|Precincts where Webb won by a larger raw vote margin and Webb precincts that flipped to McCain track almost perfectly with income. Below, I have overlaid median household income from the 2000 Census by block group (exact precinct splits are unavailable).
These areas are a problem for the 2009 Democratic slate. While keeping the Bush-era tax cuts for families making under $200,000 covered the majority of Americans, it did not cover people in these problem precincts. They voted for Jim Webb for social reasons--disgust at his thinly veiled racism, and cultural disillusionment with the "Old Virginia" mentality that had been antagonizing them for years. However, 2008 carried few of those currents, and a direct economic hit to high-income voters who were loath to see their taxes raised.
In 2009, Democrats and Republicans have almost switched roles from 2006--and that is a huge problem for the Democratic ticket. Bob McDonnell is trying to cast high-income areas of Northern Virginia against the rest of the state. McDonnell has plastered "Fairfax's Own" on yard signs here, and is hammering Creigh Deeds on taxes and spending.
Deeds must hold on to high-income precincts that voted for Jim Webb by convincing them that he will fight for Northern Virginia's interests, and unlike Mark Warner in 2001 and Tim Kaine in 2005--urban Democrats running against rural Republicans--Deeds will not be able to seize onto that by default like his predecessors did.
Without the cultural currents in 2001, 2005, and 2006 that pitted Northern Virginia embodied in an Democratic urban candidate against Southern Virginia embodied in a Republican rural candidate, Democrats will repeat 2008 when economic interests trumped social interests for high-income voters. This time, however, we won't have a surge of lower and middle-income voters because they are less likely to turn out. This time, we have an urban Republican running against a rural Democrat.
This is not to say Creigh Deeds is doomed--this might not matter at all if McDonnell's Northern Virginia messaging falls flat. And if Deeds is truly able to bring out the first-time and rare voters that propelled Obama to huge margins in dark blue precincts, then this doesn't matter for him. Just because he doesn't make Northern Virginians believe that he is one of them by default like his predecessors doesn't mean that he can't either convince them of that fact, or use social issues to negate McDonnell's economic and cultural appeal. That's why Deeds hammering McDonnell on touchy issues like choice and guns has the potential to be a great issue--only when you have a rural Democrat versus an urban Republican can Democrats gain by going after social issues.
There are important downticket considerations also. We include below the most-affected House of Delegates races this year by a potential cleavage of the electorate along income lines:
Using this income map tells us quite a bit about the internal dynamics of the districts highlighted above.
34th District - Del. Margi Vanderhye (D)
Margi Vanderhye won by the narrowest of margins in 2007, and is the Democrat in the gravest peril this year. Running against a well-funded opponent with strong national connections, Vanderhye can ill afford top-ticket Democrats losing upper-income voters to Bob McDonnell. Her district is composed nearly entirely of the richest of the rich in the entire Commonwealth.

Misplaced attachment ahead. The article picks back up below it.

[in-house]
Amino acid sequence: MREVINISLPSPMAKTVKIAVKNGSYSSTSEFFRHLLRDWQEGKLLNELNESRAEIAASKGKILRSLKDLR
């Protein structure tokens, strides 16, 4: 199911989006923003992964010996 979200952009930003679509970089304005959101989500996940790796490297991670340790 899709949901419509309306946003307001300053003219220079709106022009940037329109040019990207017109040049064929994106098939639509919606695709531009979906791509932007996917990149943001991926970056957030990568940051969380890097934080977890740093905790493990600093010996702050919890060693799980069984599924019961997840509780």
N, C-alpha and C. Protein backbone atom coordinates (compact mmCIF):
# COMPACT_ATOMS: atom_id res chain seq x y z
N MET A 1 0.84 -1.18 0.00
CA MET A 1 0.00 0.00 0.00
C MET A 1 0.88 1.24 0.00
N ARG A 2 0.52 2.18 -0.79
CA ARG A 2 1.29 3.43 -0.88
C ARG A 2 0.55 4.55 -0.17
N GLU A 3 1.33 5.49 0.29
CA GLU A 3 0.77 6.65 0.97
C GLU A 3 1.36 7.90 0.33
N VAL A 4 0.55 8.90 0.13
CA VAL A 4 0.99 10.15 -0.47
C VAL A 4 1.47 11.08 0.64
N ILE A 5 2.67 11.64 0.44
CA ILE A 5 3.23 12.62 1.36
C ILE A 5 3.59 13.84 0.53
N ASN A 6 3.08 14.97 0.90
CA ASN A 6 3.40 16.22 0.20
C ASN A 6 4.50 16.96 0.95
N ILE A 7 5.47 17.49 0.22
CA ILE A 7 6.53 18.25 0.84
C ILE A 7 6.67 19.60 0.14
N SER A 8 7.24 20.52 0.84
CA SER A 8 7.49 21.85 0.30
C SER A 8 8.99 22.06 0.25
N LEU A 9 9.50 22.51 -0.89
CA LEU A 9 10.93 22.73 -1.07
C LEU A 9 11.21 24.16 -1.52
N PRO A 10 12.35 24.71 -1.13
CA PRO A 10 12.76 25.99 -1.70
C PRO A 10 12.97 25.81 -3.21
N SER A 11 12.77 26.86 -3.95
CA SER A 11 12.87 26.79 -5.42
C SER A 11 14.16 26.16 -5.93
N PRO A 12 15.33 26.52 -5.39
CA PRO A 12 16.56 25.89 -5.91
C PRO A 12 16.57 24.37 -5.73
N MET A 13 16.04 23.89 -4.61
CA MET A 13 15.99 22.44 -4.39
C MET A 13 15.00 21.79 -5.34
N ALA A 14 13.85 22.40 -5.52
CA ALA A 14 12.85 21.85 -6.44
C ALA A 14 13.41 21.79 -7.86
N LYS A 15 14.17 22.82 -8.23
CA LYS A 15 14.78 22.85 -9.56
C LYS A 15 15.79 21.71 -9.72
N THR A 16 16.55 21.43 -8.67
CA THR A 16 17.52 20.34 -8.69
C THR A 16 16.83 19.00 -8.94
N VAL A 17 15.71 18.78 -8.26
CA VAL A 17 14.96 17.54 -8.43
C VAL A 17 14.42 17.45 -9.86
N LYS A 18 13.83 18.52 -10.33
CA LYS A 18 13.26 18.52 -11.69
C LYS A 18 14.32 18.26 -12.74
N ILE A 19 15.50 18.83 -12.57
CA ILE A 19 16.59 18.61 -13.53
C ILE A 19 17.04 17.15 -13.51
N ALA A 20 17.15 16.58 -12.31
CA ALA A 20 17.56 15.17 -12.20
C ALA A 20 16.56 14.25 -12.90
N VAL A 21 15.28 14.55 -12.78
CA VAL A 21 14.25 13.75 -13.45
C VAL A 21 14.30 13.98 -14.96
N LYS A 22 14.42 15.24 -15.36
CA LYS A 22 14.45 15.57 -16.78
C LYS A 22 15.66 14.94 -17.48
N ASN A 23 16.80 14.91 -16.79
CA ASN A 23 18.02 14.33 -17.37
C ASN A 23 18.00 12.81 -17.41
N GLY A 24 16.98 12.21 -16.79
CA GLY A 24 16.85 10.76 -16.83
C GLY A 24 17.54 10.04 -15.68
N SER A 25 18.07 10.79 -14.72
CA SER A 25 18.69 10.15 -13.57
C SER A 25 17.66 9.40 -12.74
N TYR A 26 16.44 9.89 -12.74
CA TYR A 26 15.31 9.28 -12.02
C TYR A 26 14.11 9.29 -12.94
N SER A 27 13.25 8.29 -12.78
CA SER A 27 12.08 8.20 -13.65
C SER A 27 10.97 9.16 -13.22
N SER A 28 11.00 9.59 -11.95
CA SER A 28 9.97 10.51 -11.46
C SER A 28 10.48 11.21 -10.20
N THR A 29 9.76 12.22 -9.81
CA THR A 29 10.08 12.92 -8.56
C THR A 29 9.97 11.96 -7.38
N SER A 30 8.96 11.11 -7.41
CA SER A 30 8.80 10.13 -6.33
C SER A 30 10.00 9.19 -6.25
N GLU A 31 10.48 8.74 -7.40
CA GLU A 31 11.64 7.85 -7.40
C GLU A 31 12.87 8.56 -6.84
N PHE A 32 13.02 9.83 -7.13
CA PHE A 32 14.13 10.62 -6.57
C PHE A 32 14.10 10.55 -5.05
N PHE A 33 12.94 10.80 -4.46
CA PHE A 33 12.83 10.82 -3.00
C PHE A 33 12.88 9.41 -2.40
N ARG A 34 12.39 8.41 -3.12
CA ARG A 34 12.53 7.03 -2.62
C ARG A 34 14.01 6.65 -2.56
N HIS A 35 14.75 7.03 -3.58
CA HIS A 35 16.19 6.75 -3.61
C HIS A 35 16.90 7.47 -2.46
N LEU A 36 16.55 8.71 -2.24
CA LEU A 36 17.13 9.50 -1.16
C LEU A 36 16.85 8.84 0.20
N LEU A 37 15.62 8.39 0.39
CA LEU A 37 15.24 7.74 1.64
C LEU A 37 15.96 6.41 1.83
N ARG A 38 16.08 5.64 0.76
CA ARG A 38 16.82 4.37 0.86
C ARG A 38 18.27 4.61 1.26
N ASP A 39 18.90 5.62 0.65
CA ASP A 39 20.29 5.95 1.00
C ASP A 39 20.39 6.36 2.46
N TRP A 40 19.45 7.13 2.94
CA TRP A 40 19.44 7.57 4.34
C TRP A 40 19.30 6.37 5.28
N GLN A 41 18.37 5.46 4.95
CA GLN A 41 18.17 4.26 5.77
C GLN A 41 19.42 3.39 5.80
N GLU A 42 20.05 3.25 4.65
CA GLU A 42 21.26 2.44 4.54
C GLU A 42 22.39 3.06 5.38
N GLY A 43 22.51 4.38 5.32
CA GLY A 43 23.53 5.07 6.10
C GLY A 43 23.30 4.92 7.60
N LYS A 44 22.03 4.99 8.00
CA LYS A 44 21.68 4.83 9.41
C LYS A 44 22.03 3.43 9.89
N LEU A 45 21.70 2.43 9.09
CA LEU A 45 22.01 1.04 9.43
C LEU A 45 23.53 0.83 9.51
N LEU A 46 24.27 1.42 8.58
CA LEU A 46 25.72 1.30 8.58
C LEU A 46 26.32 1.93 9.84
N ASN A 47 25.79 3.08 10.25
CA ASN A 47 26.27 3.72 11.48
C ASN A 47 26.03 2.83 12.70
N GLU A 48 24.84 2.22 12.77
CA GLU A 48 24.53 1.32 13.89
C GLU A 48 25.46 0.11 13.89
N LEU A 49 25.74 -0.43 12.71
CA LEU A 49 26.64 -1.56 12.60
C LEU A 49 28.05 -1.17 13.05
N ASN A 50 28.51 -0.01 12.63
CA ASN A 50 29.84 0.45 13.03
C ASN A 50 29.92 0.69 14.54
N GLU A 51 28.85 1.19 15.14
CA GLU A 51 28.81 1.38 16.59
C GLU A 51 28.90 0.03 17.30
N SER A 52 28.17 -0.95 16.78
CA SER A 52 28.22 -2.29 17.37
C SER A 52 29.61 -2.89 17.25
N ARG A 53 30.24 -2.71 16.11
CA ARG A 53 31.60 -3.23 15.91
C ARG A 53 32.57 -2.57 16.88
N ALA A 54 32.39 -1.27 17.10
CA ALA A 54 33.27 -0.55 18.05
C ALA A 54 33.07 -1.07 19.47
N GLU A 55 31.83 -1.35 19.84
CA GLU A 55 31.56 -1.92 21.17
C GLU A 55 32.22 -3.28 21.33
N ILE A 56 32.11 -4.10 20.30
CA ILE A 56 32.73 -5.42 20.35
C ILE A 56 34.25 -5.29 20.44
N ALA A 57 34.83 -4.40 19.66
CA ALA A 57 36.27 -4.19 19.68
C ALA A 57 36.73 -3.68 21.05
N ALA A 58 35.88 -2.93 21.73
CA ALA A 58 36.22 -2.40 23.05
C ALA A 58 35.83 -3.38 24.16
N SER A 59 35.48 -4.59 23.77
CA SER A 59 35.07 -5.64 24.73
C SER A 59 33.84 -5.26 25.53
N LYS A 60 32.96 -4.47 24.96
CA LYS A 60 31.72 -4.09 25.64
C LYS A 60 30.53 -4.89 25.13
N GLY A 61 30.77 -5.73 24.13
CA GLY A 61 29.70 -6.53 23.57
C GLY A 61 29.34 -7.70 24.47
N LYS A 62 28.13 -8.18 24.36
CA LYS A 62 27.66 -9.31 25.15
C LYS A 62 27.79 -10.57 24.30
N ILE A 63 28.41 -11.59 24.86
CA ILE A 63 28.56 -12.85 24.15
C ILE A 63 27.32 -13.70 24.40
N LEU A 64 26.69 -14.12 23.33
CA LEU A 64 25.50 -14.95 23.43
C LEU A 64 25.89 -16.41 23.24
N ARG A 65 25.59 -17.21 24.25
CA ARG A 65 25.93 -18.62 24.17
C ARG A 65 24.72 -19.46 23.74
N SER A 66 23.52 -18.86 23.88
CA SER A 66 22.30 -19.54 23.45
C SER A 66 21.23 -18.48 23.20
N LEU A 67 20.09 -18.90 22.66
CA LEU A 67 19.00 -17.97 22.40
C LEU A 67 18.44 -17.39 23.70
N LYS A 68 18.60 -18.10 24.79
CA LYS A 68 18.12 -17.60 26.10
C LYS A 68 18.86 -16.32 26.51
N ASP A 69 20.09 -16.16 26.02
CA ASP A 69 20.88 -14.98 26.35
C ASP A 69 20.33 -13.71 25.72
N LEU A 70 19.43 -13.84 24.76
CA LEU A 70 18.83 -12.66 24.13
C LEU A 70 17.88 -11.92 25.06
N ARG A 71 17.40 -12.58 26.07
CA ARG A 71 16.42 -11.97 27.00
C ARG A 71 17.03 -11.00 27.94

35th District - OPEN
Democrat Mark Keam, hoping to succeed Del. Steve Shannon, has a far tougher fight than appears on the surface--and Democrats ignore his race at their peril. This district was never comfortably Democratic, and if high-income Vienna and Oakton revert back to their Republican ways from earlier in the decade, there is an outside chance we will lose this seat.
40th District - Del. Tim Hugo (R)
Democrats couldn't even scratch up an opponent here--and Obama won this district by
double digits! (5%) Why? In off-years, turnout in the blue precincts falls through the floor, and upper-income voters in Clifton and western Centreville dominate the electorate. As a more practical matter, Democrats find playing offense in the field more difficult than Republicans. Republicans are able to canvass hard Democratic areas that are zoned for townhouses and dense single-family development, but Democrats are unable to do the same in Republican areas restricted to 1 lot per 5 acres.
42nd District - Del. Dave Albo (R)
Democratic challenger Greg Werkheiser faces less of a problem here than other Democrats in the county, but there are sections in Fairfax Station that are high-income that voted McCain-Allen. Albo was going to win most of those areas anyway. Albo's weakness with regards to income lie in the northern part of the district, which he has historically done well in. They are less likely to respond to McDonnell's messaging than voters out west.
44th District - OPEN (D)
You see here why Republican Jay McConnville even has a prayer in a district that voted for Obama by double digits. Look at the upper-income precincts along the Potomac River--they might've put on a blue shirt in 2006 and 2008, but they bleed green and red (money and Republican).
67th District - Del. Chuck Caputo (D)
You see why Caputo, while winning, has never won comfortably. Precincts north of US 50 are higher-income and higher-turnout than the Democratic, but low-turnout precincts on the south side.
Special thanks to Not Larry Sabato, who got this train rolling in my head with "Hey, I've got a map idea for you"--a useful sentence if I ever heard one.